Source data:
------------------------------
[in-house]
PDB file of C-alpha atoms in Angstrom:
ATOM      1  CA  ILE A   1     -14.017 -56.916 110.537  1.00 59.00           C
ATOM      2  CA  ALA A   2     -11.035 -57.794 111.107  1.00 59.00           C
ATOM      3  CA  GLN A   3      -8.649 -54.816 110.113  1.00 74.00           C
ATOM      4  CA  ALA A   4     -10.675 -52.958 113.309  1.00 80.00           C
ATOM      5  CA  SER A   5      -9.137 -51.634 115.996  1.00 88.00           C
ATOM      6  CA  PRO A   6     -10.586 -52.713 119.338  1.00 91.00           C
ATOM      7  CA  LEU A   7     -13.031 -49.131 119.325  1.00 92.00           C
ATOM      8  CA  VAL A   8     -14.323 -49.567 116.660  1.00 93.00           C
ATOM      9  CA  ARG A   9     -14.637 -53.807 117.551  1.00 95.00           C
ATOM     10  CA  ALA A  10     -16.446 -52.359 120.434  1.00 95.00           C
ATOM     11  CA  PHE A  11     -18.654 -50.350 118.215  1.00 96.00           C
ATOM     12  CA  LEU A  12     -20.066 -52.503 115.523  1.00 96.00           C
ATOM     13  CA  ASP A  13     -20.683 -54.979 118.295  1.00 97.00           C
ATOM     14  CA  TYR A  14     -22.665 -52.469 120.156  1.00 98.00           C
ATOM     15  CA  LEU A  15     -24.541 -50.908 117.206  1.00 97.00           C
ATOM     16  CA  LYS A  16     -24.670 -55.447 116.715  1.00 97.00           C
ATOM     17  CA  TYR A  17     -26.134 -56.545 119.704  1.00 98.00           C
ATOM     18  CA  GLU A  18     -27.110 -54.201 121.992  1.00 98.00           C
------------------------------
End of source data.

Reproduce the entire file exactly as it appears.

[in-house]
PDB file of C-alpha atoms in Angstrom:
ATOM      1  CA  ILE A   1     -14.017 -56.916 110.537  1.00 59.00           C
ATOM      2  CA  ALA A   2     -11.035 -57.794 111.107  1.00 59.00           C
ATOM      3  CA  GLN A   3      -8.649 -54.816 110.113  1.00 74.00           C
ATOM      4  CA  ALA A   4     -10.675 -52.958 113.309  1.00 80.00           C
ATOM      5  CA  SER A   5      -9.137 -51.634 115.996  1.00 88.00           C
ATOM      6  CA  PRO A   6     -10.586 -52.713 119.338  1.00 91.00           C
ATOM      7  CA  LEU A   7     -13.031 -49.131 119.325  1.00 92.00           C
ATOM      8  CA  VAL A   8     -14.323 -49.567 116.660  1.00 93.00           C
ATOM      9  CA  ARG A   9     -14.637 -53.807 117.551  1.00 95.00           C
ATOM     10  CA  ALA A  10     -16.446 -52.359 120.434  1.00 95.00           C
ATOM     11  CA  PHE A  11     -18.654 -50.350 118.215  1.00 96.00           C
ATOM     12  CA  LEU A  12     -20.066 -52.503 115.523  1.00 96.00           C
ATOM     13  CA  ASP A  13     -20.683 -54.979 118.295  1.00 97.00           C
ATOM     14  CA  TYR A  14     -22.665 -52.469 120.156  1.00 98.00           C
ATOM     15  CA  LEU A  15     -24.541 -50.908 117.206  1.00 97.00           C
ATOM     16  CA  LYS A  16     -24.670 -55.447 116.715  1.00 97.00           C
ATOM     17  CA  TYR A  17     -26.134 -56.545 119.704  1.00 98.00           C
ATOM     18  CA  GLU A  18     -27.110 -54.201 121.992  1.00 98.00           C